People protest outside of New York state governor Kathy Hochul's...

People protest outside of New York state governor Kathy Hochul's New York City office, urging her to protect bail reform and close Rikers Island prison in New York, New York, USA, 28 February 2023. Hochul on 01 February released a budget proposal that has a minor rollback of the state's controversial 2019 bail reform law. Protests against New York state bail reform, USA - 28 Feb 2023 Credit: /SARAH YENESEL/EPA-EFE/Shutterstock

ALBANY — A new study released Wednesday found the state’s landmark “bail reform law” — eliminating bail for most misdemeanors and nonviolent felonies — actually reduced recidivism overall in New York City.

Researchers from John Jay College said the rate of offenders being released and later arrested again on new charges has declined since the bail law was overhauled in 2019.

The most important “fundamental take-away” is “overall, we saw a decrease in recidivism for those cases made bail-ineligible by the reform,” said Rene Ropac, a John Jay senior research associate and co-author of the study with Michael Rempel, director of John Jay’s Data Collaborative for Justice.

They found the two-year “rearrest” rate for those released because of bail reform was 44%, compared with 50% for those facing similar charges and criminal histories before the law was changed. This was especially true for low-level offenses and people with no prior criminal history.

For more serious cases for which bail remained an option for judges before and after the 2019 overhaul, John Jay said bail reform had no real effect on rearrests.

But the study does cite exceptions: Those with what the authors called “substantial criminal histories.”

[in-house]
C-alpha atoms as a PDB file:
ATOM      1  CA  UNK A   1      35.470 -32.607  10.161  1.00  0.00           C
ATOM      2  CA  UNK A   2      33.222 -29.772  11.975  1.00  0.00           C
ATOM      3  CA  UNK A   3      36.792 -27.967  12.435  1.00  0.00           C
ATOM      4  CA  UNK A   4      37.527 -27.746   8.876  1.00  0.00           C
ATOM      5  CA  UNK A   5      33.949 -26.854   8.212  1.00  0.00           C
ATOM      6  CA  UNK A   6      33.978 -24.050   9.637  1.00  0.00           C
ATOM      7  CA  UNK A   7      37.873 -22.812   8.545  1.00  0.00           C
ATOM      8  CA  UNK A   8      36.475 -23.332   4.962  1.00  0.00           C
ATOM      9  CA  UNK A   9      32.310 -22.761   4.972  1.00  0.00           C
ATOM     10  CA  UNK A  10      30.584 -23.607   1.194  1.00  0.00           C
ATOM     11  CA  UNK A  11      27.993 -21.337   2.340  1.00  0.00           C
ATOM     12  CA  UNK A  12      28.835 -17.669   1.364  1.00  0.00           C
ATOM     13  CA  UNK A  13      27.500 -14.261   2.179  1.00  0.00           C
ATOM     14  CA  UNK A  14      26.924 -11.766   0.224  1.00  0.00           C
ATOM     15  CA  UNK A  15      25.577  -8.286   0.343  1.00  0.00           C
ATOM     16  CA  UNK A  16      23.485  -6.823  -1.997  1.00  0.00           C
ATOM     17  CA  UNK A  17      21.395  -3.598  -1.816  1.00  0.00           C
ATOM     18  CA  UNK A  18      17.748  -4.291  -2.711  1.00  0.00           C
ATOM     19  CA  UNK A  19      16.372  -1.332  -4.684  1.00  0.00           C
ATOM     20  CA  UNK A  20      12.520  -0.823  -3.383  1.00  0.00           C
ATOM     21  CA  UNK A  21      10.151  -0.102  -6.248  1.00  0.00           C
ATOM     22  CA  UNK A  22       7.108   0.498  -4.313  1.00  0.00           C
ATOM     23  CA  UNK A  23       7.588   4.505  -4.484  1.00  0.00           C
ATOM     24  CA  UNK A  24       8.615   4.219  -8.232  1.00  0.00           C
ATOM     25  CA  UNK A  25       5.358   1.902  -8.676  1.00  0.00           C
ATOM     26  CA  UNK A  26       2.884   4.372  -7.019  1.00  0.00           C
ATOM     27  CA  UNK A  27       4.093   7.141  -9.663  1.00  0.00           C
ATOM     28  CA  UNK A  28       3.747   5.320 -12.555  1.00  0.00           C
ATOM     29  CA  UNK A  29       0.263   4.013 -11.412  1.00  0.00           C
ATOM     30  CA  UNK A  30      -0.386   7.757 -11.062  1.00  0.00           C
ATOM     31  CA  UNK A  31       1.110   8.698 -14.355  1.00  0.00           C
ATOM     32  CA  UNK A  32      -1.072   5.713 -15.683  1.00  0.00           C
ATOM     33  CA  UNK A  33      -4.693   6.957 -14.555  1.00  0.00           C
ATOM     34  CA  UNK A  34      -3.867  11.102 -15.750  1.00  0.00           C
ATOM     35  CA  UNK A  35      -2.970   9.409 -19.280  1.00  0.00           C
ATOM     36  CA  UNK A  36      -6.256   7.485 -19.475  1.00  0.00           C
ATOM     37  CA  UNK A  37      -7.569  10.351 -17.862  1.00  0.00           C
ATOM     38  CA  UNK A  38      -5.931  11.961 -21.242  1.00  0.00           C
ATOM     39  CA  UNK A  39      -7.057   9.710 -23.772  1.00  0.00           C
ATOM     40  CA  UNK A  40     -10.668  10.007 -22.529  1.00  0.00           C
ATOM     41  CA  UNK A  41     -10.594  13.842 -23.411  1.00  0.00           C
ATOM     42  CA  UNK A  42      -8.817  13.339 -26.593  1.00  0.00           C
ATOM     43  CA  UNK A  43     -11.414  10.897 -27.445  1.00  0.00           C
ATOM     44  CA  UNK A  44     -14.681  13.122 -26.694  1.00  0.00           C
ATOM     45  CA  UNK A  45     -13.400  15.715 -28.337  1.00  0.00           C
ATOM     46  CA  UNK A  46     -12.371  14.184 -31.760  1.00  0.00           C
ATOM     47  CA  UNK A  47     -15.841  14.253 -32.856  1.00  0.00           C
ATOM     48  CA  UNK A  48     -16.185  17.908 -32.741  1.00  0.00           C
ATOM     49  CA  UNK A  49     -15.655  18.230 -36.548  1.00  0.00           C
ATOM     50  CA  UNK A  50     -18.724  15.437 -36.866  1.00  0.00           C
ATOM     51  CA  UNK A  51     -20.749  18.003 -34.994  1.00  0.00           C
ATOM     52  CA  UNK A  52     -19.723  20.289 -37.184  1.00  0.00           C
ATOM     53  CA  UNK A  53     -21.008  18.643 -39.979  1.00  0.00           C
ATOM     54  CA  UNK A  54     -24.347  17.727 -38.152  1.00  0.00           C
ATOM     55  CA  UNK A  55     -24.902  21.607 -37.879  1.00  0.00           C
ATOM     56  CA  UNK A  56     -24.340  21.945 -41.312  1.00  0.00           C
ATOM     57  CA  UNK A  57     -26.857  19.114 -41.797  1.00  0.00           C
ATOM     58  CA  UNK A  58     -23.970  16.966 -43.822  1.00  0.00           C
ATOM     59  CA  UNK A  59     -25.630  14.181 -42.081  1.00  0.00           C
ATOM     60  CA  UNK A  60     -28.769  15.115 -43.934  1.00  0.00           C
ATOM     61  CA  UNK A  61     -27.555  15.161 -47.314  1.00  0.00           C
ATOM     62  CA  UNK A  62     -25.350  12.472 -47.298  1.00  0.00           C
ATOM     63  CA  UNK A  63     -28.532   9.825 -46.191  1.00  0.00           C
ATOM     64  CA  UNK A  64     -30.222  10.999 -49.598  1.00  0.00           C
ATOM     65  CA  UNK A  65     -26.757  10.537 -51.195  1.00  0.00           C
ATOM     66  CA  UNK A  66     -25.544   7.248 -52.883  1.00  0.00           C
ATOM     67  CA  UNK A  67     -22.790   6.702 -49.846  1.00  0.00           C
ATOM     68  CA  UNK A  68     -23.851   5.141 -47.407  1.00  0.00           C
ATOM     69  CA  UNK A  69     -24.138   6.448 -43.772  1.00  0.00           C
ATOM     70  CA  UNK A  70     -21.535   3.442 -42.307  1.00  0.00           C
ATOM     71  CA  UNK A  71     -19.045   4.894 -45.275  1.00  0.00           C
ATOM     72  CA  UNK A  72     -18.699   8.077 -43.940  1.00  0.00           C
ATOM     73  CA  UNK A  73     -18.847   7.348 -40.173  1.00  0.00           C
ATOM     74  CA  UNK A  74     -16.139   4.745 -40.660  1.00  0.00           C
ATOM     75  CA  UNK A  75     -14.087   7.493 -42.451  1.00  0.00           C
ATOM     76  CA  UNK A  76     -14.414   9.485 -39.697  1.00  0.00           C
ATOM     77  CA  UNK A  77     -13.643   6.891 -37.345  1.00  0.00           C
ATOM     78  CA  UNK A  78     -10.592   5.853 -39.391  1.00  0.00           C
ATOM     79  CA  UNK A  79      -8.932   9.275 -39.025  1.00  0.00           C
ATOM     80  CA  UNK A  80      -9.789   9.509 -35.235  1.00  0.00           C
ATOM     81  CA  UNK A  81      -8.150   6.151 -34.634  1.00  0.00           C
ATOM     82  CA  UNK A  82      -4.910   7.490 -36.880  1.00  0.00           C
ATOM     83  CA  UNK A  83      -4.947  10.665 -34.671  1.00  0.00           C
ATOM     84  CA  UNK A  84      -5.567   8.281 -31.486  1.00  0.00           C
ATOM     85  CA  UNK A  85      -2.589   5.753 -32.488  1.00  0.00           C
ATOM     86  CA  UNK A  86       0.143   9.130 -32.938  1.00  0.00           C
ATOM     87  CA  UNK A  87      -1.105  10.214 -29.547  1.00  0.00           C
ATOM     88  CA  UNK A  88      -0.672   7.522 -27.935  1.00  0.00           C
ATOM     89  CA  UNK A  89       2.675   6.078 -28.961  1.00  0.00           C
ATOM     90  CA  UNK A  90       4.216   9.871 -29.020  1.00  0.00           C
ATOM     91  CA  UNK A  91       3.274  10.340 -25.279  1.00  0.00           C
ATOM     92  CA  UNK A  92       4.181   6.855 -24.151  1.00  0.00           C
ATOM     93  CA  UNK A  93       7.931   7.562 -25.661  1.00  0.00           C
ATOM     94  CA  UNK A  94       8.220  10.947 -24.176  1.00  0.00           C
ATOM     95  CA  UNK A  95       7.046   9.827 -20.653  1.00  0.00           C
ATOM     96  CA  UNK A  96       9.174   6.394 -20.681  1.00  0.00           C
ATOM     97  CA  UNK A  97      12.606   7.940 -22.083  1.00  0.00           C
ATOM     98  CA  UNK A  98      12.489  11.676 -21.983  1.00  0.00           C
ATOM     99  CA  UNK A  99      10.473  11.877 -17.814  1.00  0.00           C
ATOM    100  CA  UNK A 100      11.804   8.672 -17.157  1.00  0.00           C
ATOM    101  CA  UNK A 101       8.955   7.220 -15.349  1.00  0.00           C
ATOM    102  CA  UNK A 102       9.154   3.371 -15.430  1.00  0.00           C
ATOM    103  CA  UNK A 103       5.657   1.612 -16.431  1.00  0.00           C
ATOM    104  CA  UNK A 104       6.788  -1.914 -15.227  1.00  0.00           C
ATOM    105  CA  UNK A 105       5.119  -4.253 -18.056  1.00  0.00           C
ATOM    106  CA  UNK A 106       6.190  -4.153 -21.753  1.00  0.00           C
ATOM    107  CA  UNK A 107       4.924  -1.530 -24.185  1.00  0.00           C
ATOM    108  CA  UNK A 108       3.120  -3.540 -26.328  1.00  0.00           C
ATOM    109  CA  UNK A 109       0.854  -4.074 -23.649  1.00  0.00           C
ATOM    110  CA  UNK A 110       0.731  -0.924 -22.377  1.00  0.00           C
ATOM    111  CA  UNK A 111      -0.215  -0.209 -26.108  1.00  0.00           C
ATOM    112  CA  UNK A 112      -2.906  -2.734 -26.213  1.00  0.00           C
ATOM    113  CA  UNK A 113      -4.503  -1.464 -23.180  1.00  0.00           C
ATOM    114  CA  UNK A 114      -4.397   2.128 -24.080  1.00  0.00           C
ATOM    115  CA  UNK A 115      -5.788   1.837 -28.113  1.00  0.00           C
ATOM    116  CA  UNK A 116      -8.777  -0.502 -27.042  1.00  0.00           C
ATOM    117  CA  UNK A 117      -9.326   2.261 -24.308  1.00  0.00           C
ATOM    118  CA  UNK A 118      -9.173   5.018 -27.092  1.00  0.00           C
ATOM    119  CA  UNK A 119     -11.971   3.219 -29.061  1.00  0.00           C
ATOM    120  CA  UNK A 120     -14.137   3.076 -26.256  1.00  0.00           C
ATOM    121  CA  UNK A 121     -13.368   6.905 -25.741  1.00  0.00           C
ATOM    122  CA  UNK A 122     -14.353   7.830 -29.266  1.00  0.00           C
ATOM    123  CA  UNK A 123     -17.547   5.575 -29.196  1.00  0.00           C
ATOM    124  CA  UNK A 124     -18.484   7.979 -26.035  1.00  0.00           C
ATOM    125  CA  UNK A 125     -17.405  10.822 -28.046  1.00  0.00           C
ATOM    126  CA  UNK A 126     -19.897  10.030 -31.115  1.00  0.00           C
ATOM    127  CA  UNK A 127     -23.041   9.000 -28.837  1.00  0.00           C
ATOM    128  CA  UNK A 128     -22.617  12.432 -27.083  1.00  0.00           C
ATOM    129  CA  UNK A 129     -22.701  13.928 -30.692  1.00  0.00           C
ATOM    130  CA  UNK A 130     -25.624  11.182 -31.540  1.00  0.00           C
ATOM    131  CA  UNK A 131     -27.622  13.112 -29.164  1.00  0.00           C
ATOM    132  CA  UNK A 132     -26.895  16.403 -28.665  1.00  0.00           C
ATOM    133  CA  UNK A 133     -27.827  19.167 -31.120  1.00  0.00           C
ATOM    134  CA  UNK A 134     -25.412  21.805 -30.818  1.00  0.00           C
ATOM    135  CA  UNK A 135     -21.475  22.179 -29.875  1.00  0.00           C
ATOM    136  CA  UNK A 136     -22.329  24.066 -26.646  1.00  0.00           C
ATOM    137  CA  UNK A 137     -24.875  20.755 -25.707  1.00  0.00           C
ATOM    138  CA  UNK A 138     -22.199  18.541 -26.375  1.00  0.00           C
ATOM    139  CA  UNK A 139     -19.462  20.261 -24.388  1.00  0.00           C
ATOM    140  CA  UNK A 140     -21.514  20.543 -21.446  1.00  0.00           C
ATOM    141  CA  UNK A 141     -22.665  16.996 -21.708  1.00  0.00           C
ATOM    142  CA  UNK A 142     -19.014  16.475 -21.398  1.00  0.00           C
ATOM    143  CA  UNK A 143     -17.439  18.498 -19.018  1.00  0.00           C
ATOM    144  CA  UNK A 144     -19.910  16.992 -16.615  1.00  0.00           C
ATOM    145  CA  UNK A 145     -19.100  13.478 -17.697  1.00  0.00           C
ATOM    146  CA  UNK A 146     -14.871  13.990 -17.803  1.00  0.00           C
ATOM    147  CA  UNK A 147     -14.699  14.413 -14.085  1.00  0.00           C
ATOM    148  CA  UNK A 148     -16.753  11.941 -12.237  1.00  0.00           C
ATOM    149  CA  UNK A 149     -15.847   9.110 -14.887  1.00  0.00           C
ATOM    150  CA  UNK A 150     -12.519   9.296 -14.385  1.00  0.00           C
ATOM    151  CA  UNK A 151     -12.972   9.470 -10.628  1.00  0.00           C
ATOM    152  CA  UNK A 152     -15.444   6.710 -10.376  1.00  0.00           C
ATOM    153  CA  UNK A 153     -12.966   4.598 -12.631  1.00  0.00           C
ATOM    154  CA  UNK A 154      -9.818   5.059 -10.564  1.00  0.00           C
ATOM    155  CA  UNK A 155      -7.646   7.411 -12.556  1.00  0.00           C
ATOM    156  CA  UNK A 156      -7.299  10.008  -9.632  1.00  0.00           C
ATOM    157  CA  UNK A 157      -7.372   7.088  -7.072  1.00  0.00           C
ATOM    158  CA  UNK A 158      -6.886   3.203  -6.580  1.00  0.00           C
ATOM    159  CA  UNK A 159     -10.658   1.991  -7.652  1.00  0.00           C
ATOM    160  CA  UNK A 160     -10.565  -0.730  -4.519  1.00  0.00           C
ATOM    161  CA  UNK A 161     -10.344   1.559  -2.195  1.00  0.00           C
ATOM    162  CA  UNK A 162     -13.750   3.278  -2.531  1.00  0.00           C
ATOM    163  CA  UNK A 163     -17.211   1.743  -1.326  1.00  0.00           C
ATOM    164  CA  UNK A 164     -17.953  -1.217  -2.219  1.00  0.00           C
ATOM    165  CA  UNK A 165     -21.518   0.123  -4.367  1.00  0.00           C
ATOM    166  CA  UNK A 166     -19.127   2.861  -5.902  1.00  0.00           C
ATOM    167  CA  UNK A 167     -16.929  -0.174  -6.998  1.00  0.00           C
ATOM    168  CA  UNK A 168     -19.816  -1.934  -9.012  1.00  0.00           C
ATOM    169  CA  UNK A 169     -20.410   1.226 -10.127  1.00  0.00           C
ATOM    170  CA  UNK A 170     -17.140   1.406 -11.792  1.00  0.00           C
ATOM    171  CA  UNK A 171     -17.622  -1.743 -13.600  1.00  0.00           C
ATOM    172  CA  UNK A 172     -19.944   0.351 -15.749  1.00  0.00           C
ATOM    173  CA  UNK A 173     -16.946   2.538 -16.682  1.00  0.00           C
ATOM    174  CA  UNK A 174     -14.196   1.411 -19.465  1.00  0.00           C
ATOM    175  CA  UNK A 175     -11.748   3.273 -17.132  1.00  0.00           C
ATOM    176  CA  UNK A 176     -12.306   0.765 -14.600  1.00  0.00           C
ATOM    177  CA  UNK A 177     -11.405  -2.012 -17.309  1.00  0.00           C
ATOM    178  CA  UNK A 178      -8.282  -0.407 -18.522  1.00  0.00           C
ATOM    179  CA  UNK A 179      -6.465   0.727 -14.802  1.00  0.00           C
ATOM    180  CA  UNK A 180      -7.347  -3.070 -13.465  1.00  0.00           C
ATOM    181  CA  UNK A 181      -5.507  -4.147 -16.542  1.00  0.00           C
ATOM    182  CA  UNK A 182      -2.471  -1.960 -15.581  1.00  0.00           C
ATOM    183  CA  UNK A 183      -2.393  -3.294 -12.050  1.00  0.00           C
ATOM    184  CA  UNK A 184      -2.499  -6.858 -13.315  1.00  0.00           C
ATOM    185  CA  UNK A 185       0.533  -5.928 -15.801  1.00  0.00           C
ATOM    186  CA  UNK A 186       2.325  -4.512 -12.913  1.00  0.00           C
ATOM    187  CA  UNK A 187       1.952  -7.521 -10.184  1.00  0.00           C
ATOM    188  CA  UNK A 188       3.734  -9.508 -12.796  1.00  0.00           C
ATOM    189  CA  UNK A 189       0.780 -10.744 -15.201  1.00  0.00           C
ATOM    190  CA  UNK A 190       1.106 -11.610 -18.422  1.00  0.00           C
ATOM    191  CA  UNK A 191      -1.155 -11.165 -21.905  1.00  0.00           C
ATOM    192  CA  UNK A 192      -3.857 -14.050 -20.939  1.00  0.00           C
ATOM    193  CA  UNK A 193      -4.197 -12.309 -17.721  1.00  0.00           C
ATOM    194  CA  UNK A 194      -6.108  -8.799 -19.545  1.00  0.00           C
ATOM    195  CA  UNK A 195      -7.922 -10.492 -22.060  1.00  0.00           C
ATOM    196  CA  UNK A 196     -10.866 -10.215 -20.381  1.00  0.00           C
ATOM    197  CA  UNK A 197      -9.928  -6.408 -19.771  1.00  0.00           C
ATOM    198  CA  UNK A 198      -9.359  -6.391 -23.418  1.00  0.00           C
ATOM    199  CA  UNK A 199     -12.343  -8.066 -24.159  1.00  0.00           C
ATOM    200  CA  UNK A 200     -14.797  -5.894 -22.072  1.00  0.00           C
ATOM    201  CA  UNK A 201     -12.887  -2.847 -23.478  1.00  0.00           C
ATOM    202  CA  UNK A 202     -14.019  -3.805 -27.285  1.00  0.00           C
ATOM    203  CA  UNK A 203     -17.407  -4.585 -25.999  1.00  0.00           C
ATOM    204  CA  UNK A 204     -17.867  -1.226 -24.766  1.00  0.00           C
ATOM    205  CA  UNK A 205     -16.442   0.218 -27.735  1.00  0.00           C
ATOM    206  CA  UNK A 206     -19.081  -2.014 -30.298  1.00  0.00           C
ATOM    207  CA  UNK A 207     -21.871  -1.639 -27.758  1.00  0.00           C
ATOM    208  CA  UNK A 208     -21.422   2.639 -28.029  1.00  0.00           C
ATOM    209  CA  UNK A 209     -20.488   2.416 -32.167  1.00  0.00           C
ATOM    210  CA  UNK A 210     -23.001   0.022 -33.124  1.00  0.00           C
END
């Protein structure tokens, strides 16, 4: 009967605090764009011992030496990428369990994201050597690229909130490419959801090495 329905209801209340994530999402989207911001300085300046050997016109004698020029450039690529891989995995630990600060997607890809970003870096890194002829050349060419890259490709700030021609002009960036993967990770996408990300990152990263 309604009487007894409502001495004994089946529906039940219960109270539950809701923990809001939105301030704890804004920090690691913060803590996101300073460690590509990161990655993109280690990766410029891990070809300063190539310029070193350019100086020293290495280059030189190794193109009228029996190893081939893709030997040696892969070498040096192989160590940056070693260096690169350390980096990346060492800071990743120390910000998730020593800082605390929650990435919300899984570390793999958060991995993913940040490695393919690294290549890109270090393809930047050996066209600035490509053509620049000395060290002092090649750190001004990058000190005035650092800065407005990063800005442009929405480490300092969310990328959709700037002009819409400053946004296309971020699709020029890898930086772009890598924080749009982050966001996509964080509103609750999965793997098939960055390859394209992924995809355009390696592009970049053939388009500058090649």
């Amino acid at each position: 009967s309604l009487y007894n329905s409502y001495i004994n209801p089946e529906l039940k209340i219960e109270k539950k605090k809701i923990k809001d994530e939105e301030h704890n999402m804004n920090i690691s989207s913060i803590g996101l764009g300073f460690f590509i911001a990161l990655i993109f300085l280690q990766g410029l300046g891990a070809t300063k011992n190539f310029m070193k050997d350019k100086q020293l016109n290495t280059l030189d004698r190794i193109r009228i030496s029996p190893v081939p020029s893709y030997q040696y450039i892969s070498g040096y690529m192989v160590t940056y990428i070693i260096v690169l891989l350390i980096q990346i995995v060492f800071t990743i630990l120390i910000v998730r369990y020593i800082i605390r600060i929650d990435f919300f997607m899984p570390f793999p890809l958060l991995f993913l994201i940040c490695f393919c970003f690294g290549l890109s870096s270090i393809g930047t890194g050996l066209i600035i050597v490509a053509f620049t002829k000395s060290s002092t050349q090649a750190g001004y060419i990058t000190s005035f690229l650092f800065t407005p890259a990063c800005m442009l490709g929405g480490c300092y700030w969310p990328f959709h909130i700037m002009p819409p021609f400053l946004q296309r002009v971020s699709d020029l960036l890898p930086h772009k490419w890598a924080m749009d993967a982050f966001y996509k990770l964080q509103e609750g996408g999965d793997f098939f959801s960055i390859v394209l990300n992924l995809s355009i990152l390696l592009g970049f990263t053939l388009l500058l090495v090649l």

These are defined as those with pending criminal cases or prior arrests for a violent felony who later were arrested and released because the new charge is no longer subject to bail.

In these instances, which represent roughly 10% of cases, rearrest rates were higher after bail reform.

In another wrinkle, Ropac and Rempel said the numbers show a set of amendments enacted in 2020 proved beneficial.

Those amendments restored bail as an option for domestic violence charges involving choking, burglary in the living space of a dwelling and crimes in which a person or property was harmed.

After being restored to “bail eligible,” recidivism declined in these cases, researchers said.

The study is important because it is perhaps the first to attempt an “apples to apples” comparison of rearrest data before and after the 2019 overhaul. Previous reports didn’t have historical bench marks for comparison.

The study was limited to New York City because it had much ampler pre-2019 data than jurisdictions in the rest of the state, Rempel said.

Bail reform has become a tinderbox political issue. Critics said the law has allowed too many violent suspects to be released. Supporters of the reform note crime increased in many American cities during the last few years — even in states that didn’t change bail laws.

Still, Republicans used the issue effectively in the 2021 and 2022 elections and Gov. Kathy Hochul, a Democrat, is proposing another significant amendment. She wants to eliminate a provision that says judges should use the “least restrictive option” for ensuring a defendant returns for a court date.

But other Democrats said that could undermine the whole point of the 2019 reform — which was to release people with low-level charges while their cases played out instead of being stuck in jails such as Rikers Island because they couldn’t post a small bail.

Taking up that point, Senate Majority Leader Andrea Stewart-Cousins (D-Yonkers) said the John Jay report shows “not only has recidivism dropped, you’re not keeping people in jails where their entire lives are disrupted.” She said the public doesn’t always understand judges have power to set bail for violent and repeat offenders.

Senate Minority Leader Rob Ortt, a Niagara County Republican, said he hadn’t seen the report, but said prosecutors and the public understand crime and recidivism that Republicans blame on the bail law is real. He said judges should have more discretion to assess bail.

With Michael Gormley

Latest videos

Newsday LogoSUBSCRIBEUnlimited Digital AccessOnly 25¢for 5 months